Get Ready, Get Set, Go!
Consumers are talking about your products and services through a number of different channels, whether you like it or not. They are talking with friends and family, tweeting about it, or posting on another social media channel. It is easy for consumers to talk about your products through just about every medium imaginable, especially through the singular device that is firmly fixed in the palm of their hand. Consumers shout out to the universe their feelings on your products.
Welcome mobile devices!
A little over 5 years ago I entered into the world of mobile websites. I helped organizations from fortune 100 to fortune 1000 create a mobile strategy. At the time, about 2 percent of incoming traffic originated from mobile, but businesses were gearing up for the coming storm and for a deluge of devices hitting their network. Business—retail, specifically—needed to prepare for a world in which mobile devices would very likely overtake desktops as the primary devices hitting their networks. Smart phones and other mobile devices have spawned multiple industries.
Some companies embraced the coming deluge and created strategies that included mobile and social experiences while others resisted. The resistance was not about whether to do it, but how and when. The reason for their delayed reactions was simple. Many companies lacked the internal resources, knowledge, and foresight to understand the implications and to act on what was coming towards them at breakneck speed. Others realized that if they were going to tackle the challenge, either internally or externally, they needed to do it fast to get ahead of the curve.
The question then was: Should we build it with inexperienced internal resources or buy it from a resource that had developed domain expertise?
As a result…
What has happened since has been a move towards a single strategy to build a framework that provides a responsive solution where consumers can gain access to the same content on any device and have the same experiences. (Yes, there are other strategies; I saw this on the forefront of the m.dot business. At the time, there were pros and cons to each, but since then there has have been a move away from m.dot solutions en masse.)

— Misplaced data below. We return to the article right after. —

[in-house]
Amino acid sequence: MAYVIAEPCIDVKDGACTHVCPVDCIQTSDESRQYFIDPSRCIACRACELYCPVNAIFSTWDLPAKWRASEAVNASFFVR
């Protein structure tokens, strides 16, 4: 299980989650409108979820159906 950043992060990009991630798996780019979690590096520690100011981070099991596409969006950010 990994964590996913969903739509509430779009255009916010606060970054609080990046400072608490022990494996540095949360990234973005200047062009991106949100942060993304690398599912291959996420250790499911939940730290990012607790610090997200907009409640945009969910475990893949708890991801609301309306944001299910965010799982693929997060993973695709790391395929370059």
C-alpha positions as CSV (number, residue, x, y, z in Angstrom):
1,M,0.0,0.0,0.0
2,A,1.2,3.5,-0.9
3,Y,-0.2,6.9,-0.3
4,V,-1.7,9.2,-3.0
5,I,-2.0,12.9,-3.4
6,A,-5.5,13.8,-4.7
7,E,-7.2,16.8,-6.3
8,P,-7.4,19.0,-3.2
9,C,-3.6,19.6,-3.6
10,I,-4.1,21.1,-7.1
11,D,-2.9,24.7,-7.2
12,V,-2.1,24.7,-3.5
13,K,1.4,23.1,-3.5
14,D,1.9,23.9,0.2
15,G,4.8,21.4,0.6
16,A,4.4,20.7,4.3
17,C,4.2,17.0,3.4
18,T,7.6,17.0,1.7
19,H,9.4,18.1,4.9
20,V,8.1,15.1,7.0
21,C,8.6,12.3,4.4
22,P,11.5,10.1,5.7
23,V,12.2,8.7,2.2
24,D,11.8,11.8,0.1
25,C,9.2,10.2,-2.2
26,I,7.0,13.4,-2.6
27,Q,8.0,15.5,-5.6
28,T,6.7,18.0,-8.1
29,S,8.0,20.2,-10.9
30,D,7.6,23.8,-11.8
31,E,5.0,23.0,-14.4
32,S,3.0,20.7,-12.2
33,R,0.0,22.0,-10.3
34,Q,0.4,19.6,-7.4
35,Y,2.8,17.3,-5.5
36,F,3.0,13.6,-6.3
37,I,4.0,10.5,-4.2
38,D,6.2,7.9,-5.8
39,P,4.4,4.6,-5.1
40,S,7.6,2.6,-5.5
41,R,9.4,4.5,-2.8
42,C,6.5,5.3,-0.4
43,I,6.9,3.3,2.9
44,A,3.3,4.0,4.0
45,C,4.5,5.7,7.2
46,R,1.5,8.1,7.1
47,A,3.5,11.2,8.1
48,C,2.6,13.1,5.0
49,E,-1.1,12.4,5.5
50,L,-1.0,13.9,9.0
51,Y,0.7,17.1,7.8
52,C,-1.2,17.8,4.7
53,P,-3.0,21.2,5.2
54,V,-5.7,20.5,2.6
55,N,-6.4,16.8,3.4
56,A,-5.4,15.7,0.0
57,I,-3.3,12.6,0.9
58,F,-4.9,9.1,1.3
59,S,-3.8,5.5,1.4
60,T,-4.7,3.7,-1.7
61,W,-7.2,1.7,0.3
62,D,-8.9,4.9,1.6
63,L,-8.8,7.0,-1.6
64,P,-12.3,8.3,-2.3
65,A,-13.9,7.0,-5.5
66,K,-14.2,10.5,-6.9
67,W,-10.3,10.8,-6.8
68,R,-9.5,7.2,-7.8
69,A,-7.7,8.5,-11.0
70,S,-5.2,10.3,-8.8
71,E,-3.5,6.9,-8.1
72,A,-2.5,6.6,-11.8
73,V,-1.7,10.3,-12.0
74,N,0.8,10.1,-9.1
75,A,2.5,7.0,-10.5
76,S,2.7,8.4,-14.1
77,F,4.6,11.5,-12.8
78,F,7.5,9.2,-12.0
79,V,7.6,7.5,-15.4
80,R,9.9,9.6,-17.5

Obviously, most of the buying public now has a smart phone or other mobile device and has access to your content 24 hours a day, 7 days a week. But consumers don’t want to just access your business’s content in a consistent way anymore.
Businesses must now prepare for consumers to offer advice, suggestions, rants, raves, and just about everything else—and listen. Just like 5 years ago, some are ready; others not so much.
These folks either do not understand or have decided to put their heads in the sand and hope the problem (not really a problem—more of an opportunity!) will simply go away. A few believe that “the customers do not really know what they want, so we will tell them” group. Neither strategy will work in the coming years.
The ones who have been trying to prepare, so far, have used surveys and focus groups along with social listening tools to dragnet the mentions of their brands that can be overheard and corral all that data to make sense of it. There are pitfalls and blind spots in these analyses.
More importantly, the consumer doesn’t know much about these attempts to listen!
Think of the difference between meeting someone new at a coffeeshop who strikes up a conversation and seems to really listen to you—versus noticing that same person sitting behind you, obviously eavesdropping on your conversation with a friend.
No relationship is cultivated when the business eavesdrops on its consumers.
The best strategies will cooperate with the buying public head on and take advantage of a consumer’s willingness to have a conversation and to generate ideas.
Treat cooperation with customers for idea generation as a problem and your business will suffer. Treat cooperation as an opportunity and an important facet of your business and your business will benefit.
What to do?
The method is up to you. Here is the reality. Business will have to do more than just listen. Whether the strategy is to actively solicit input or passively listen, business needs to respond and respond with real action.
Be prepared to meet your customer on the same playing field and in or near real time. This gives the consumer a sense that your business is not only listening but is also concerned about how he or she feels—and is ready to take action. No matter what strategies you employ to listen to the public, make sure you have the ability to respond quickly.
Next time, we will discuss what other options and responses are available to businesses when customers are looking to see products improve and meet their changing needs.
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